By Jake Donovan
Joan Guzman stares at the computer screen, which is open to a page showing the most recent 140 lb. ratings for the World Boxing Association (WBA). All the Dominican boxer is shake his head in disbelief.
The frustration isn’t over the rankings (which often prompts industry-wide head-shaking), as Guzman is sitting pretty. He is currently the highest rated fighter eligible to take part in a potential vacant title fight, but not even the allure of facing an unbeaten 36-year old for a shiny alphabet trinket is tempting enough to his divisional peers.
“First Marcos Maidana took off,” Guzman states, noting the Argentine’s defection from the 140 lb. ranks to pursue a career at welterweight. “Then Pablo Cano is offered the fight and he takes off.”
Several high-profile opponents – and several low-profile, though at least known in hardcore boxing cirtcles – have passed on the opportunity to face Guzman, even with the dangling carrot of a future title shot hanging overhead.
“Jessie Vargas took off. Amir Khan’s dad said ‘No.’ Danny Garcia’s dad said, ‘No.’ All I need is just one to say yes and I’ll be happy,” Guzman insists.
There is one fighter at the moment willing to give him the day. It’s not the most ideal opponent, but nevertheless a potential opponent.
“Khabib…” Guzman says before pausing on the rest. The fragmented statement is in reference to fellow unbeaten contender Khabib Allakhverdiev. The Russian challenger is currently the highest WBA-rated opponent willing to face the former two-time champ.
For the moment, there exists the possibility that Guzman could be heading to Russia, though his team hopes it doesn’t come to that. Given what’s taken place in recent times, the safe bet would be to begin scouting for good travel packages to Moscow.
“We’re in negotiation right now, so hopefully we’ll have some good news soon,” states Jose Nunez, Guzman’s manager for nearly a decade and loyal friend for even longer.
Loyalty is hard to come by for Guzman these days, though of course he is well aware why that’s the case. A history of winning in the ring has been overshadowed by losing at the scales, which has cost him championships and in one instance a championship fight altogether.
The most notable instance was his pulling out of a scheduled lightweight title fight with Nate Campbell in Sept. ’08. Guzman showed up well above the limit for his title challenge against Campbell, which would have headlined a Showtime-televised card. He instead left everyone high and dry – including himself, as he was checked into a nearby hospital and treated for dehydration that evening.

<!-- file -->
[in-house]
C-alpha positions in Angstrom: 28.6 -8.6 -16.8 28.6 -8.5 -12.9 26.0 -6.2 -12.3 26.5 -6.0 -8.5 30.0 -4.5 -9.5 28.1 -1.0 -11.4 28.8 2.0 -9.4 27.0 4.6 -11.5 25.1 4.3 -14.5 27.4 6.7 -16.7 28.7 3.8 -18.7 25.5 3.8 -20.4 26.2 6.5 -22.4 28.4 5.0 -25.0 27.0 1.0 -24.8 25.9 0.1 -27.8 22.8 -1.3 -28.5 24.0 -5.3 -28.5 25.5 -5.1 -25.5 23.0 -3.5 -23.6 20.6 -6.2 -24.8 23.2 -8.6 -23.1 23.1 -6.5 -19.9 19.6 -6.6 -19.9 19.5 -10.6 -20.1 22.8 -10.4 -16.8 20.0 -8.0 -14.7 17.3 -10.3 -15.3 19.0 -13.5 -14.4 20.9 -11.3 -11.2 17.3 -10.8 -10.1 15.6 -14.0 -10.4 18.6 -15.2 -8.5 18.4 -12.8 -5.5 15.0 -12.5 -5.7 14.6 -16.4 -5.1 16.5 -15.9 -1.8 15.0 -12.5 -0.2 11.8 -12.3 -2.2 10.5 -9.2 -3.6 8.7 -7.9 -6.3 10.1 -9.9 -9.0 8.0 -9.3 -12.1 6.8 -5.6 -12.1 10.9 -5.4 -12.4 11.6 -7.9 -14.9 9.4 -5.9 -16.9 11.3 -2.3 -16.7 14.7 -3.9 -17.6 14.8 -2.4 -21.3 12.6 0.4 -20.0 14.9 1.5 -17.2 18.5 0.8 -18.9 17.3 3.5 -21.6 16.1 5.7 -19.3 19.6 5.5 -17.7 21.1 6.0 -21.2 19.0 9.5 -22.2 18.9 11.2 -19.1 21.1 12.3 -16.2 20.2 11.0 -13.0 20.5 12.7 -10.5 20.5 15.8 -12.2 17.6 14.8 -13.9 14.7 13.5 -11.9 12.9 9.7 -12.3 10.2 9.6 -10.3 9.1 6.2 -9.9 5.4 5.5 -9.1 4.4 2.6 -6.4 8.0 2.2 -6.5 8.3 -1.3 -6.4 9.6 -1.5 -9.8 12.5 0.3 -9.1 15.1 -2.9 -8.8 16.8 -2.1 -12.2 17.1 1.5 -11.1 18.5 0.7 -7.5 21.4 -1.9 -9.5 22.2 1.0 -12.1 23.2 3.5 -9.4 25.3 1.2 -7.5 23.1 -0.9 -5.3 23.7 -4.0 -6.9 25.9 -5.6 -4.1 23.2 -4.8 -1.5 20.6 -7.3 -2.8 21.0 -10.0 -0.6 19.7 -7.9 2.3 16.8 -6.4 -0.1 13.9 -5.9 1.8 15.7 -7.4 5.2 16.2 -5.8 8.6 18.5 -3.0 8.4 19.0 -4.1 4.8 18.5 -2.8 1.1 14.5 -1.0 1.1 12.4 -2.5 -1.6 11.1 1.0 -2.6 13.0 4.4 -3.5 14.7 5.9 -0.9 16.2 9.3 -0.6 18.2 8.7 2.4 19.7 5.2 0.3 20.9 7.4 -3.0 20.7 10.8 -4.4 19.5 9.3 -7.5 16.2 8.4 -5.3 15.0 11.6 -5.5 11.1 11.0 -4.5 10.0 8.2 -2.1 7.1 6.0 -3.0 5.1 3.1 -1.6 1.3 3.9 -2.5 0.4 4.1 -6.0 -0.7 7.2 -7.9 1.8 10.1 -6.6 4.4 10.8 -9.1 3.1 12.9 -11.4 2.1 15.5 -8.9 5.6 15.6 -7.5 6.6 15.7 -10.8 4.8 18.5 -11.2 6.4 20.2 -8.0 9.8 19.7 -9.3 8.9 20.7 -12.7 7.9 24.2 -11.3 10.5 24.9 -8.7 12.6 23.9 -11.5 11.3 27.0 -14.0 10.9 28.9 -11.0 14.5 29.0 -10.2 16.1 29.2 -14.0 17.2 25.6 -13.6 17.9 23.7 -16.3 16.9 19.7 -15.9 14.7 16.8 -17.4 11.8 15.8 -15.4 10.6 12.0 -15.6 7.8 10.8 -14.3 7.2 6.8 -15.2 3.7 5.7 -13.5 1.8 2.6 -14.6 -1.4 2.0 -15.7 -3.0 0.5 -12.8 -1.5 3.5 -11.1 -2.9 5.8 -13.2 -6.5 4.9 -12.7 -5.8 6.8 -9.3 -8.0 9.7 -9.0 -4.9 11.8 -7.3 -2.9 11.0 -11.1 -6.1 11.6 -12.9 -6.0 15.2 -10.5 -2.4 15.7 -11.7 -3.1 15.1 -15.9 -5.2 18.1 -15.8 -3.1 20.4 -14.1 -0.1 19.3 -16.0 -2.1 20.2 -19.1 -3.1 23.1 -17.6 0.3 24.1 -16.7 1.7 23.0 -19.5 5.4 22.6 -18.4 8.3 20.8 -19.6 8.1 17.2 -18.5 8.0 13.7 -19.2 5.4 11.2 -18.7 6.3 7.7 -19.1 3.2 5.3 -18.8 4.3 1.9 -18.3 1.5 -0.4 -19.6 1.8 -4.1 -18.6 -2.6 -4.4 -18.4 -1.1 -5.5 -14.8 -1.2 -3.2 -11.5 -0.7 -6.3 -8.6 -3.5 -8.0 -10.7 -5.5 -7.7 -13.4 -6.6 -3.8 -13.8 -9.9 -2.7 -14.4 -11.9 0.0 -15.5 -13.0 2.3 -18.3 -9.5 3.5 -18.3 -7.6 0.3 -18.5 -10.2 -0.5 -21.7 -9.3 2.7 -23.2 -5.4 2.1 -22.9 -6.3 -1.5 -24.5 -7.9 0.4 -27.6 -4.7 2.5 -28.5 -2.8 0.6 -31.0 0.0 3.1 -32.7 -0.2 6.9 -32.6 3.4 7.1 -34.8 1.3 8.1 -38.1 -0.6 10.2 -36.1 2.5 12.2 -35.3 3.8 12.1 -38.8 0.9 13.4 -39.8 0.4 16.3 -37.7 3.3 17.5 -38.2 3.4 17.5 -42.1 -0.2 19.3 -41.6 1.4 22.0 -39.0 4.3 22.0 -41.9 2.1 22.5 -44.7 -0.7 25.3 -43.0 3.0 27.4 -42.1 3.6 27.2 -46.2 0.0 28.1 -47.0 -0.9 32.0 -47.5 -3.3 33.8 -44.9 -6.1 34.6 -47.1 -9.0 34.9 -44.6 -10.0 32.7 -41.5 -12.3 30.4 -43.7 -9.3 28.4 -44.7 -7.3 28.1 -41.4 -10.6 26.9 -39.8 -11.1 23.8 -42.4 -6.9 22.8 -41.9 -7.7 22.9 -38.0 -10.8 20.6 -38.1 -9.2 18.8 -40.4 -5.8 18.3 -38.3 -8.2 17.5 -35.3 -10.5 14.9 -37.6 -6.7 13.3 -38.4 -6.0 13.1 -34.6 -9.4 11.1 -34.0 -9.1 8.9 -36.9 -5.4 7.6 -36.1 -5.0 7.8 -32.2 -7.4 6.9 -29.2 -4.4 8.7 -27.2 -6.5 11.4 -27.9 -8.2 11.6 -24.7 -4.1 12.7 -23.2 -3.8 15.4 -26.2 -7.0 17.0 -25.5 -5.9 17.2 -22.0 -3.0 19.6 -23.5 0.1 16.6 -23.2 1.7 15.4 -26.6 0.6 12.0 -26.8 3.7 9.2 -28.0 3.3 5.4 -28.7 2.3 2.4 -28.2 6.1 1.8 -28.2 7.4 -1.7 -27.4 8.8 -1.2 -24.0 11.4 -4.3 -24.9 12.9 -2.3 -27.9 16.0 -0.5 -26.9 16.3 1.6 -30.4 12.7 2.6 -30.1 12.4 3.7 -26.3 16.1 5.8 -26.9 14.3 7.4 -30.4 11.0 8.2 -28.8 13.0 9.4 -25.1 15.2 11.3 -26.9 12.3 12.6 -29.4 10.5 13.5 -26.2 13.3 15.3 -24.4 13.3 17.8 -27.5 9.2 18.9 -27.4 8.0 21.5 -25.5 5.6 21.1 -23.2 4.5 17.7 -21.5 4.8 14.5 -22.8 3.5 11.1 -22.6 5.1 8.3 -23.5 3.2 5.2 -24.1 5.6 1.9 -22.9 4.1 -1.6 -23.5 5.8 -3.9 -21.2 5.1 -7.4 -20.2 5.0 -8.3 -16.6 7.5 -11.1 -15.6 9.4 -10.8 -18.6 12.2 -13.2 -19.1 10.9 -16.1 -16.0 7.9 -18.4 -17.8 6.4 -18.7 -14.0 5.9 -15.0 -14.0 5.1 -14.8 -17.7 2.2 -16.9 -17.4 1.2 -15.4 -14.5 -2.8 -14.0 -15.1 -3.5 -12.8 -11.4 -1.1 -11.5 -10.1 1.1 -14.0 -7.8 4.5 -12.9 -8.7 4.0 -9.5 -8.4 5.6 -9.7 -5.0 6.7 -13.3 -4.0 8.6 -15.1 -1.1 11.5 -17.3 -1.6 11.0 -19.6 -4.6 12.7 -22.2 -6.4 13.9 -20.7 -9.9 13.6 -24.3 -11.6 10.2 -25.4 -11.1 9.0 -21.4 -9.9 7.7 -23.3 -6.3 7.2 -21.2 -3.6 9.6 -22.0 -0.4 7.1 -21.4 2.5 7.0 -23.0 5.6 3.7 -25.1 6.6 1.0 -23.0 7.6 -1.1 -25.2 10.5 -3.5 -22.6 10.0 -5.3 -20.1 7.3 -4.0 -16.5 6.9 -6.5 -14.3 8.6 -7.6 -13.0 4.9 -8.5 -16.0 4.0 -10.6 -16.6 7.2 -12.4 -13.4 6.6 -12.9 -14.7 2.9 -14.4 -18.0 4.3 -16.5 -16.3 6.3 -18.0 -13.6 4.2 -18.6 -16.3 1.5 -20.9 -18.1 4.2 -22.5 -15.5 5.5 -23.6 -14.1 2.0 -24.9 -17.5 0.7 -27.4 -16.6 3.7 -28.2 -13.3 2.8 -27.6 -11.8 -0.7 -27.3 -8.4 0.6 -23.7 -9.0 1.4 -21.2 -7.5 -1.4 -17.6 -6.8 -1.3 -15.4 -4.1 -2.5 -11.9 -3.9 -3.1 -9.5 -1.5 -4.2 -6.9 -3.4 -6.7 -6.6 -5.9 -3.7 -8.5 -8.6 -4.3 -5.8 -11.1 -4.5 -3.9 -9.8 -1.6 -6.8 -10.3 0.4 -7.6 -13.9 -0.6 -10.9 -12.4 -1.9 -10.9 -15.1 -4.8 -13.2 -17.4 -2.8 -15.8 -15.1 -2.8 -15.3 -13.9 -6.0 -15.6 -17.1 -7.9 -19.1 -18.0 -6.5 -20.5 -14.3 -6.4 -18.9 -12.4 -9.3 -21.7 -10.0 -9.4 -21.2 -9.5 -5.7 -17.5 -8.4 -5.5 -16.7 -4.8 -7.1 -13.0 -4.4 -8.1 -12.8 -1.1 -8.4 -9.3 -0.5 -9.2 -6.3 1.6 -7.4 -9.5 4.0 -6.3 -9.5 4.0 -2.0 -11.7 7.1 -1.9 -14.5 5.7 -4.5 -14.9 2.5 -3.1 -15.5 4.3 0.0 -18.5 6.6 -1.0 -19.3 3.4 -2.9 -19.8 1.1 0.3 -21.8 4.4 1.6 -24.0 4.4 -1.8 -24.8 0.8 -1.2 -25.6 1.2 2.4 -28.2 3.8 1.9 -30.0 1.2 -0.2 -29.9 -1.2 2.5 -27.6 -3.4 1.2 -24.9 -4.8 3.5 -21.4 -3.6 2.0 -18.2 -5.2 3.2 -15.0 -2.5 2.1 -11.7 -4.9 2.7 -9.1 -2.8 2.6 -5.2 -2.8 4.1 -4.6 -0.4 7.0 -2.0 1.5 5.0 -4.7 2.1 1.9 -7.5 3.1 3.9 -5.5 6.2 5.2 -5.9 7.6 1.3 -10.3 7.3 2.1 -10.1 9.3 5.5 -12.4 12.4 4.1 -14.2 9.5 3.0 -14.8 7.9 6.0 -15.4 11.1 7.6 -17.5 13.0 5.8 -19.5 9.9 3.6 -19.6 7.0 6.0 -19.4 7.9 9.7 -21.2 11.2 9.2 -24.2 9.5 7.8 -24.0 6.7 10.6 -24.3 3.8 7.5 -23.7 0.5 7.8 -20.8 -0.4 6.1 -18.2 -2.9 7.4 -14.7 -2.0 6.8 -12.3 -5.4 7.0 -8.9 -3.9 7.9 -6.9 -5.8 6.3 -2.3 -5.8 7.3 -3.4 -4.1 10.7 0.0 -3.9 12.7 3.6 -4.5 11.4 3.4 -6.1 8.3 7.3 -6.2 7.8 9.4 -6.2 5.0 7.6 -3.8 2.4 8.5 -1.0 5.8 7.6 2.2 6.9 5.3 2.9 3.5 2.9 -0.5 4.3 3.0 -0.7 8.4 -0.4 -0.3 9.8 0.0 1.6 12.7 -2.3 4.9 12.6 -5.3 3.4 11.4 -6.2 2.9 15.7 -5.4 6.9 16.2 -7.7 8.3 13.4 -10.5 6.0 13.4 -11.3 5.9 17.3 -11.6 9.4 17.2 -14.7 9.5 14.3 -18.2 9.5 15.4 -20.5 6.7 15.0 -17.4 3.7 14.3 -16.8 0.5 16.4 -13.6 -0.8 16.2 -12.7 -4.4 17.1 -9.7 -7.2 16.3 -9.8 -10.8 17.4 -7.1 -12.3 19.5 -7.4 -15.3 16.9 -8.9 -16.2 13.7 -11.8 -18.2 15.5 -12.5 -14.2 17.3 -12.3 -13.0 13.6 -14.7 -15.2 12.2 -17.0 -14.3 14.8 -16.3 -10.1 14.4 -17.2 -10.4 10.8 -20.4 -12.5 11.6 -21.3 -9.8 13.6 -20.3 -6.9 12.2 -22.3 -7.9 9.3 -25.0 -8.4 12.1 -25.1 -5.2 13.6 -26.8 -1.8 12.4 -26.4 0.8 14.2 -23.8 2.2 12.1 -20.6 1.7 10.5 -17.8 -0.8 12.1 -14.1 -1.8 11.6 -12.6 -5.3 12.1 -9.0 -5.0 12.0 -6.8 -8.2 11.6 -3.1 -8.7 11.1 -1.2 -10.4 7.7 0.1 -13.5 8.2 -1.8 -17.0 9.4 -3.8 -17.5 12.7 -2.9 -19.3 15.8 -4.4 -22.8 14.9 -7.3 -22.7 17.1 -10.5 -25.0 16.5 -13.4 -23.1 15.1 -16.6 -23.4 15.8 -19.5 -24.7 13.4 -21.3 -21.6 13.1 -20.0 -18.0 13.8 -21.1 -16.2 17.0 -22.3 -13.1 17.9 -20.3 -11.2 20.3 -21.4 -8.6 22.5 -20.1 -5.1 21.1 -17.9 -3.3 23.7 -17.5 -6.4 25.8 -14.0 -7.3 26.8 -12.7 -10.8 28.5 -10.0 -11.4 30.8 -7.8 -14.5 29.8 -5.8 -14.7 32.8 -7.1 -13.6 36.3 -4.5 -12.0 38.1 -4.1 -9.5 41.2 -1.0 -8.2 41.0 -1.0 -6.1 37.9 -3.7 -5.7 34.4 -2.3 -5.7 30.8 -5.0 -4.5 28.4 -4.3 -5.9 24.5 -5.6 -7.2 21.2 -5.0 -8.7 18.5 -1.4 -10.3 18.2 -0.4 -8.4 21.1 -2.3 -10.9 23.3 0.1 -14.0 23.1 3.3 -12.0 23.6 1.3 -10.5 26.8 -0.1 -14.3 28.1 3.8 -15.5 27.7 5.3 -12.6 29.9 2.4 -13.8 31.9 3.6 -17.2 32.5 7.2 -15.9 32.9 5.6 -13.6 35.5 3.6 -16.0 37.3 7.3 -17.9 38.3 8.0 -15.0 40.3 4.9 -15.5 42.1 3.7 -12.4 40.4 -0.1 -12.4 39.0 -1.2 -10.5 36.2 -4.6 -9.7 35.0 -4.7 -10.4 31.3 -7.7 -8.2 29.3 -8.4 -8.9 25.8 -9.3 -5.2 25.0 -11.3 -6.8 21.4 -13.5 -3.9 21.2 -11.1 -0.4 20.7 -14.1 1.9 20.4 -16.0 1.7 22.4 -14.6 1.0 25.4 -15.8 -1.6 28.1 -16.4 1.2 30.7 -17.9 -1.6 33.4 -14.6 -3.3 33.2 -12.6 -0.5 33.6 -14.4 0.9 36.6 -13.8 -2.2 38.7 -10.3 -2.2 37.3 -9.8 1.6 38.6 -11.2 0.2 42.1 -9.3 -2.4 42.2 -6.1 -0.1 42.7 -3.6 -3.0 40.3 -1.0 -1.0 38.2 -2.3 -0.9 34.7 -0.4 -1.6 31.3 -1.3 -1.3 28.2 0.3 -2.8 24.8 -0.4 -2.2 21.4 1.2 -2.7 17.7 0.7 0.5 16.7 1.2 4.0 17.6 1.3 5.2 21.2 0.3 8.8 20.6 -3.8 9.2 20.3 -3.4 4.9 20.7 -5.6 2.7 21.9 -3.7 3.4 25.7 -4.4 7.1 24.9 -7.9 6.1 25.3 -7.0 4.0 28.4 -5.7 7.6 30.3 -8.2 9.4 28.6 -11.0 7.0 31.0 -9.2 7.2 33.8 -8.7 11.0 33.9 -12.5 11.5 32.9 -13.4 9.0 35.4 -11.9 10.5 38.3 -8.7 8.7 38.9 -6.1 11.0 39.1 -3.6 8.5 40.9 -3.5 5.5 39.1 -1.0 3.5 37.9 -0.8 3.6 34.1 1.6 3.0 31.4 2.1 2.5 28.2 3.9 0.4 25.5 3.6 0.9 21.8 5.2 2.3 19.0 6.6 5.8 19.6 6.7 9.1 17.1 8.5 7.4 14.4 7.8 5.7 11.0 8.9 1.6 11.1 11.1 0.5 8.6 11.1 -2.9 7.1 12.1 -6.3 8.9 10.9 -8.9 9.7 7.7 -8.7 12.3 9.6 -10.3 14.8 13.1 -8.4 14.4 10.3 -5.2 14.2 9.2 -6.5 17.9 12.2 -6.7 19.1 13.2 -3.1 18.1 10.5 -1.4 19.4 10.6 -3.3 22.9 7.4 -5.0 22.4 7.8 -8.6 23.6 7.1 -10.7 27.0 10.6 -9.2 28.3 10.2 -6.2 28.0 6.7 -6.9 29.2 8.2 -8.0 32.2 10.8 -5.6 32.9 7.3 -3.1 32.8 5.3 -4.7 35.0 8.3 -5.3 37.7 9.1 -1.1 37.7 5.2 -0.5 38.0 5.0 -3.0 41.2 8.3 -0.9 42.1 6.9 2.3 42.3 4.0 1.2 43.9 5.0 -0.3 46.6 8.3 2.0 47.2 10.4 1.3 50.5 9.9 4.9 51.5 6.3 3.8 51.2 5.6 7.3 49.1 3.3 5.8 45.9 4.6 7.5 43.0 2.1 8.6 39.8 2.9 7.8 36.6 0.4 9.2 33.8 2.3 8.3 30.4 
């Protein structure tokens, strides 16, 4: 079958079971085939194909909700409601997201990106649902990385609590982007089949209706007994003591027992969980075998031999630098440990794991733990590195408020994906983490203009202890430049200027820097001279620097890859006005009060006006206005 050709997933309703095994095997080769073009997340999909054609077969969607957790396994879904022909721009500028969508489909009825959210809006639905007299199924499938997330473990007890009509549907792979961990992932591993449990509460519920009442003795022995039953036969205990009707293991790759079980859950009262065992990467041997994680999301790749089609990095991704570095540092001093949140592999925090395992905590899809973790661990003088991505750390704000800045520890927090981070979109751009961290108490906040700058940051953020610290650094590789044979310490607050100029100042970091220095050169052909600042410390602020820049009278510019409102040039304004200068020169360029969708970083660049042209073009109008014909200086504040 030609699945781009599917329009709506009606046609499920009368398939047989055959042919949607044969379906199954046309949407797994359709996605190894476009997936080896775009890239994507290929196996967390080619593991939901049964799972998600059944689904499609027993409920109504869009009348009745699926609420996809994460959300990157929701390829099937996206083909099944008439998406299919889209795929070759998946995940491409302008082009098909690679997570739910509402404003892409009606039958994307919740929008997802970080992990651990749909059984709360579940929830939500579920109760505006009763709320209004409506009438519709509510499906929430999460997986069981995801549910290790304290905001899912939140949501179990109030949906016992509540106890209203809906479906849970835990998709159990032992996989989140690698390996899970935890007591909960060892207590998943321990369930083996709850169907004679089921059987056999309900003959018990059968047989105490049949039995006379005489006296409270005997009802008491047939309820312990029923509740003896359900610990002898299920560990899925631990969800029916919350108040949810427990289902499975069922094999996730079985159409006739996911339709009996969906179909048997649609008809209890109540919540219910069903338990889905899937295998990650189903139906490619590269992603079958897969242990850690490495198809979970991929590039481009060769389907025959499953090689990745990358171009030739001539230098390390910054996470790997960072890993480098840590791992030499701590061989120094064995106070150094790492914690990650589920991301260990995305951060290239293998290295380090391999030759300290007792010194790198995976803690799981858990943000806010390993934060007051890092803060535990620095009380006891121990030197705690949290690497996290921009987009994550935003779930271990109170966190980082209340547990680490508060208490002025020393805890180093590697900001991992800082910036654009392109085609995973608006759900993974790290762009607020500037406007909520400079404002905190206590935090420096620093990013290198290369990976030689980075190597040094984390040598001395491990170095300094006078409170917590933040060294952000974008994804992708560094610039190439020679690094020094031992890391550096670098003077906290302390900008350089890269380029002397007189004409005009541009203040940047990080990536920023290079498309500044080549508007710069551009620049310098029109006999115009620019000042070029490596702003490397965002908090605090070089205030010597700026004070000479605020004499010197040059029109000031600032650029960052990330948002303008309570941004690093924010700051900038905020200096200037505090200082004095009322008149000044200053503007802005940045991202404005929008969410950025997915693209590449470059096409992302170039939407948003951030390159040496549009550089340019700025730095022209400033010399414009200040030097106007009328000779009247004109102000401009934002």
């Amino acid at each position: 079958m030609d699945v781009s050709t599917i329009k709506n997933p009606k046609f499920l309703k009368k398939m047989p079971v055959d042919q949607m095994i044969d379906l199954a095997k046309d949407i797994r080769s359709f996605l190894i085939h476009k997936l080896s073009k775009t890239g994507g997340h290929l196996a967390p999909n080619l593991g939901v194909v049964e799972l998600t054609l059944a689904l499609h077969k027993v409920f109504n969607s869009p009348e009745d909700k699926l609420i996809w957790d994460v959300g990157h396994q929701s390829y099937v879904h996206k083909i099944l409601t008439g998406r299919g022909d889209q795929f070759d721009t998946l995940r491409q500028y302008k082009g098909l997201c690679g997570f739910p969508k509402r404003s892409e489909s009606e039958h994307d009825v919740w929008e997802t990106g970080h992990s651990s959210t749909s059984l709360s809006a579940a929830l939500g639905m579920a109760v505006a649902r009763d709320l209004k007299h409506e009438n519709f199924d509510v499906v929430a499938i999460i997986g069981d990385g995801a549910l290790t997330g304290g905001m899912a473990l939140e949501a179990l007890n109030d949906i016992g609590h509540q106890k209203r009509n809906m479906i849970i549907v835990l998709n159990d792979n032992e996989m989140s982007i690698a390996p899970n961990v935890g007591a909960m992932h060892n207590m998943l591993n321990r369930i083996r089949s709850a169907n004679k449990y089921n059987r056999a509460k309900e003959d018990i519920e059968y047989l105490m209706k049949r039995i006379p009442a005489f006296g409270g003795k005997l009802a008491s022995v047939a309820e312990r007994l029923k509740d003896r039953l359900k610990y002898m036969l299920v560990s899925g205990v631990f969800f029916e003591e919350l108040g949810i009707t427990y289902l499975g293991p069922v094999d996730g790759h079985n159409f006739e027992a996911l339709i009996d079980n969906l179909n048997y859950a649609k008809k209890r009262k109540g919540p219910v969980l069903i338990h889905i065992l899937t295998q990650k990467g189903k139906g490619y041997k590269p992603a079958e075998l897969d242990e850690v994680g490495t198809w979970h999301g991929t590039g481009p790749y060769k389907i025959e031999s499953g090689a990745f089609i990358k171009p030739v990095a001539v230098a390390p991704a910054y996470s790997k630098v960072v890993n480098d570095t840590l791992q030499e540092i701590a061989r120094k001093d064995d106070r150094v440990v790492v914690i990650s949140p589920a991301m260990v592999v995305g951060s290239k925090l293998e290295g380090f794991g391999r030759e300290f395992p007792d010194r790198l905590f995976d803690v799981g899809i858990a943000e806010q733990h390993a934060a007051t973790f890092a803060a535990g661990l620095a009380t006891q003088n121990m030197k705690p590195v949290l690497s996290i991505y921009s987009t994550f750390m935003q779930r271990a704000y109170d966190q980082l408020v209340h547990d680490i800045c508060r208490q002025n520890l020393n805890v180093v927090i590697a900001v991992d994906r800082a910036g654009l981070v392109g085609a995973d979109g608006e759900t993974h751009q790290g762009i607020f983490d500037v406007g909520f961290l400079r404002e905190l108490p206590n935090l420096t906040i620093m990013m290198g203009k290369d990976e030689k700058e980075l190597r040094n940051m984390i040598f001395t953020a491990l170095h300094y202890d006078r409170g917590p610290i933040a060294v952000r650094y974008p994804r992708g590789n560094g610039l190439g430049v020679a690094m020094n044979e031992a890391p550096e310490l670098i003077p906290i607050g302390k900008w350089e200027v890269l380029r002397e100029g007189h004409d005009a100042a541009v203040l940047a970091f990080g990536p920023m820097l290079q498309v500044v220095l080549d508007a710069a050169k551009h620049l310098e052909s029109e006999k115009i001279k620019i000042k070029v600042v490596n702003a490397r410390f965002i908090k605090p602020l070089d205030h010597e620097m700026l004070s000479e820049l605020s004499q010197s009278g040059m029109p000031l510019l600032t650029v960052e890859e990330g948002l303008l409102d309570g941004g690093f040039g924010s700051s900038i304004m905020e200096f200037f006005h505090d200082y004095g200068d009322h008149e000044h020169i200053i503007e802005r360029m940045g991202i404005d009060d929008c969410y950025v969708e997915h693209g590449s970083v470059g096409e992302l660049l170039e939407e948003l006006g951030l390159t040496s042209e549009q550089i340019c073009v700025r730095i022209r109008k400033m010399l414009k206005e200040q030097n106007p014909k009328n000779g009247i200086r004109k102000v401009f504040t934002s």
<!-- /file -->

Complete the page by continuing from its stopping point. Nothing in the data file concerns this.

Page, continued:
Ensuing follies at the scales for bouts with Ali Funeka (rematch) and Jason Davis (tune-up) put his career in grave danger, at least in the court of public opinion. His record remains unblemished but has severely missed the boat in terms of having the opportunity to add to his collection a belt in a third weight class.
The fight with Davis was a mess of epic proportions. The tune-up was placed on the undercard of Amir Khan’s thrilling win over Marcos Maidana in Dec. ’10. The intention was to build up consideration for a showdown between Khan and Guzman, providing that both won their bouts. Guzman showed up heavy at the scales and then tested positive for a banned diuretic, turning the win into a no-contest and turning the night as a whole into one more burning bridge.
Rarely does anything good come from a suspension, which is what Guzman received for the failed Dec. ‘10 drug test in Nevada. What the break allowed him to do, however, was properly reflect on the self-inflicted damage done to his career, and also catch up on past memories and suppressed feelings.
The height of Guzman’s struggles at the scales came at a time when he was caring for his ailing mother, who would eventually succumb to a brain tumor nearly three years ago. The Dominican talent never properly mourned the loss, trying to balance his career and emotions at the same time.
Needless to say, the results weren’t pretty. Worse was that the fighter knew that no matter the excuse, his next appearance would still come in front of a largely unforgiving public.
“I’ve read what fans and media have said about me in the past,” Guzman (32-0-1, 19KO) admits whenever the subject of wasted opportunities arises.
The forced hiatus from the ring allowed Guzman to rebuild. The tour has included a new promoter and three straight wins, even if against modest opposition.